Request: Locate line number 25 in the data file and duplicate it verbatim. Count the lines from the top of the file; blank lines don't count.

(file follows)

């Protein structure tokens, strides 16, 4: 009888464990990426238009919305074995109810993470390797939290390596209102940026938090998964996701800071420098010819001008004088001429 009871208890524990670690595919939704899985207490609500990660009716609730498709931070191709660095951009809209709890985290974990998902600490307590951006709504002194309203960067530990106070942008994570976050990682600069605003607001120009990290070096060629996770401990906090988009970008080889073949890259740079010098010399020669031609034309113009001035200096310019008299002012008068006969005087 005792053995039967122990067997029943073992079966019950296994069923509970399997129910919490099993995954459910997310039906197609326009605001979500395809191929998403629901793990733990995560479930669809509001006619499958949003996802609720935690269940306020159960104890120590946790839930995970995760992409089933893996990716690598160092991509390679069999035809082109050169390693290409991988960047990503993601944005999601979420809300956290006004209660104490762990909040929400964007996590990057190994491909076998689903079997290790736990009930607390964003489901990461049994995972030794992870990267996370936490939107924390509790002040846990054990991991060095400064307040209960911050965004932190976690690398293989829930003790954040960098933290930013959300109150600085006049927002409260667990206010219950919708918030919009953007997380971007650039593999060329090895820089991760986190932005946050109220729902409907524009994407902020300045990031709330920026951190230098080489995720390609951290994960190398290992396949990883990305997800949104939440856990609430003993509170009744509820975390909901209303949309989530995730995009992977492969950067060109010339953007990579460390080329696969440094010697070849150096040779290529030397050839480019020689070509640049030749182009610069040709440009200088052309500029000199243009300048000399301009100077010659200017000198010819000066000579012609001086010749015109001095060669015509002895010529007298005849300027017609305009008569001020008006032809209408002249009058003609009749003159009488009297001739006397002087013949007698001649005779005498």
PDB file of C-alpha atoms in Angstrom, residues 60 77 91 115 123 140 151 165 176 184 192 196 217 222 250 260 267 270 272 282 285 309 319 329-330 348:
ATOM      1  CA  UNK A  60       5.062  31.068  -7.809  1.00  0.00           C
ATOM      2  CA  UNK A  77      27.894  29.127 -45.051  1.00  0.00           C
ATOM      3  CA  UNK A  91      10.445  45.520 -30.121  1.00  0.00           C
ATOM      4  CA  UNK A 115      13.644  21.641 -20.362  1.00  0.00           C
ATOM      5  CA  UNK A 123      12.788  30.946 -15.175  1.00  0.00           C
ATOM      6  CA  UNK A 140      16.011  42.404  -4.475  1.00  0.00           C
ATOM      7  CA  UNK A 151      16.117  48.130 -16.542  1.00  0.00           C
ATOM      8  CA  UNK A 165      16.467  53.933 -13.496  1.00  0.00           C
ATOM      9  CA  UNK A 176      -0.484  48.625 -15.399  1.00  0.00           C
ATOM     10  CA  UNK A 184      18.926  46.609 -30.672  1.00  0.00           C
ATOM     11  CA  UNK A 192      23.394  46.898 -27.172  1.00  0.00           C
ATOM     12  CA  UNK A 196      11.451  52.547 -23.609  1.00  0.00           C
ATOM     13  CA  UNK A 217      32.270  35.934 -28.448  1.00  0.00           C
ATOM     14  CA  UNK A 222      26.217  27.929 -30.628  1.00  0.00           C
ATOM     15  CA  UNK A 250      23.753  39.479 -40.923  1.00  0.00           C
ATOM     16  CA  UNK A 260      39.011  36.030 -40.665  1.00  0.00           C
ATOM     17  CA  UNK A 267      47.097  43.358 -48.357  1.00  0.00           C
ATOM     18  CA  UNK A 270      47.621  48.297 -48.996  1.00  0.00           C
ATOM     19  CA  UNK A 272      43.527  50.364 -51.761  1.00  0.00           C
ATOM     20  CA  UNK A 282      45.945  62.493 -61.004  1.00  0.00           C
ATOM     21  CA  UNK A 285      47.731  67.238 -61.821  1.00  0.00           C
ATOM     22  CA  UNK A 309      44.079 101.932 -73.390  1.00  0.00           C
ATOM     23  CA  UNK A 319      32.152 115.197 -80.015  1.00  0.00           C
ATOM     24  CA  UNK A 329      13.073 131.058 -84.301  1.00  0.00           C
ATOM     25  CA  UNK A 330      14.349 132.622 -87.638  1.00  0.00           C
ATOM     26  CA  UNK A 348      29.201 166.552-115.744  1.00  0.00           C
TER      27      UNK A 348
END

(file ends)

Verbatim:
ATOM     23  CA  UNK A 319      32.152 115.197 -80.015  1.00  0.00           C